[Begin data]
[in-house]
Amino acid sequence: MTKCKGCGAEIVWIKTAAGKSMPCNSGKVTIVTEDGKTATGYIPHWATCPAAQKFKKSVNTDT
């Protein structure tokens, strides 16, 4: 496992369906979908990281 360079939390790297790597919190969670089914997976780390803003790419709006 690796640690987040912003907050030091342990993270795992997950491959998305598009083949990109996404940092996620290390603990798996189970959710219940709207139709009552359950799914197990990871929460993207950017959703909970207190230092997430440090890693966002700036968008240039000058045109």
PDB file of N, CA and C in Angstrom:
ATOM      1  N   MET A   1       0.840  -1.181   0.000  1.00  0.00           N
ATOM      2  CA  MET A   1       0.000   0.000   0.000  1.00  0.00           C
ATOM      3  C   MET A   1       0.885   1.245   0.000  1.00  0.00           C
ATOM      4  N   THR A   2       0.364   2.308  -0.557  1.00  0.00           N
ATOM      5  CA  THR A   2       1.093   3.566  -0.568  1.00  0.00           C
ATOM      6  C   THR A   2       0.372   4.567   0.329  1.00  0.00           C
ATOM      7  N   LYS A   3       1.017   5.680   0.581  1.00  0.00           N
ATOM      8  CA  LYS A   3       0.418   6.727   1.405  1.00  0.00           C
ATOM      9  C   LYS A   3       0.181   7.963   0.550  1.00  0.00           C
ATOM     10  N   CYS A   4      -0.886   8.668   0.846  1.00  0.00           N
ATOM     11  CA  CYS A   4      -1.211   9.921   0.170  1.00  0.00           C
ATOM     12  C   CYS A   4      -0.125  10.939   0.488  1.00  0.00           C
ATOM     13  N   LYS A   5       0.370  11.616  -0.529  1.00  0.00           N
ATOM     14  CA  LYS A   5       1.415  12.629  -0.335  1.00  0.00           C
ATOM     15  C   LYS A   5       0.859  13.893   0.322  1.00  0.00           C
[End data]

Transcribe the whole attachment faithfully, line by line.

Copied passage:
[in-house]
Amino acid sequence: MTKCKGCGAEIVWIKTAAGKSMPCNSGKVTIVTEDGKTATGYIPHWATCPAAQKFKKSVNTDT
């Protein structure tokens, strides 16, 4: 496992369906979908990281 360079939390790297790597919190969670089914997976780390803003790419709006 690796640690987040912003907050030091342990993270795992997950491959998305598009083949990109996404940092996620290390603990798996189970959710219940709207139709009552359950799914197990990871929460993207950017959703909970207190230092997430440090890693966002700036968008240039000058045109």
PDB file of N, CA and C in Angstrom:
ATOM      1  N   MET A   1       0.840  -1.181   0.000  1.00  0.00           N
ATOM      2  CA  MET A   1       0.000   0.000   0.000  1.00  0.00           C
ATOM      3  C   MET A   1       0.885   1.245   0.000  1.00  0.00           C
ATOM      4  N   THR A   2       0.364   2.308  -0.557  1.00  0.00           N
ATOM      5  CA  THR A   2       1.093   3.566  -0.568  1.00  0.00           C
ATOM      6  C   THR A   2       0.372   4.567   0.329  1.00  0.00           C
ATOM      7  N   LYS A   3       1.017   5.680   0.581  1.00  0.00           N
ATOM      8  CA  LYS A   3       0.418   6.727   1.405  1.00  0.00           C
ATOM      9  C   LYS A   3       0.181   7.963   0.550  1.00  0.00           C
ATOM     10  N   CYS A   4      -0.886   8.668   0.846  1.00  0.00           N
ATOM     11  CA  CYS A   4      -1.211   9.921   0.170  1.00  0.00           C
ATOM     12  C   CYS A   4      -0.125  10.939   0.488  1.00  0.00           C
ATOM     13  N   LYS A   5       0.370  11.616  -0.529  1.00  0.00           N
ATOM     14  CA  LYS A   5       1.415  12.629  -0.335  1.00  0.00           C
ATOM     15  C   LYS A   5       0.859  13.893   0.322  1.00  0.00           C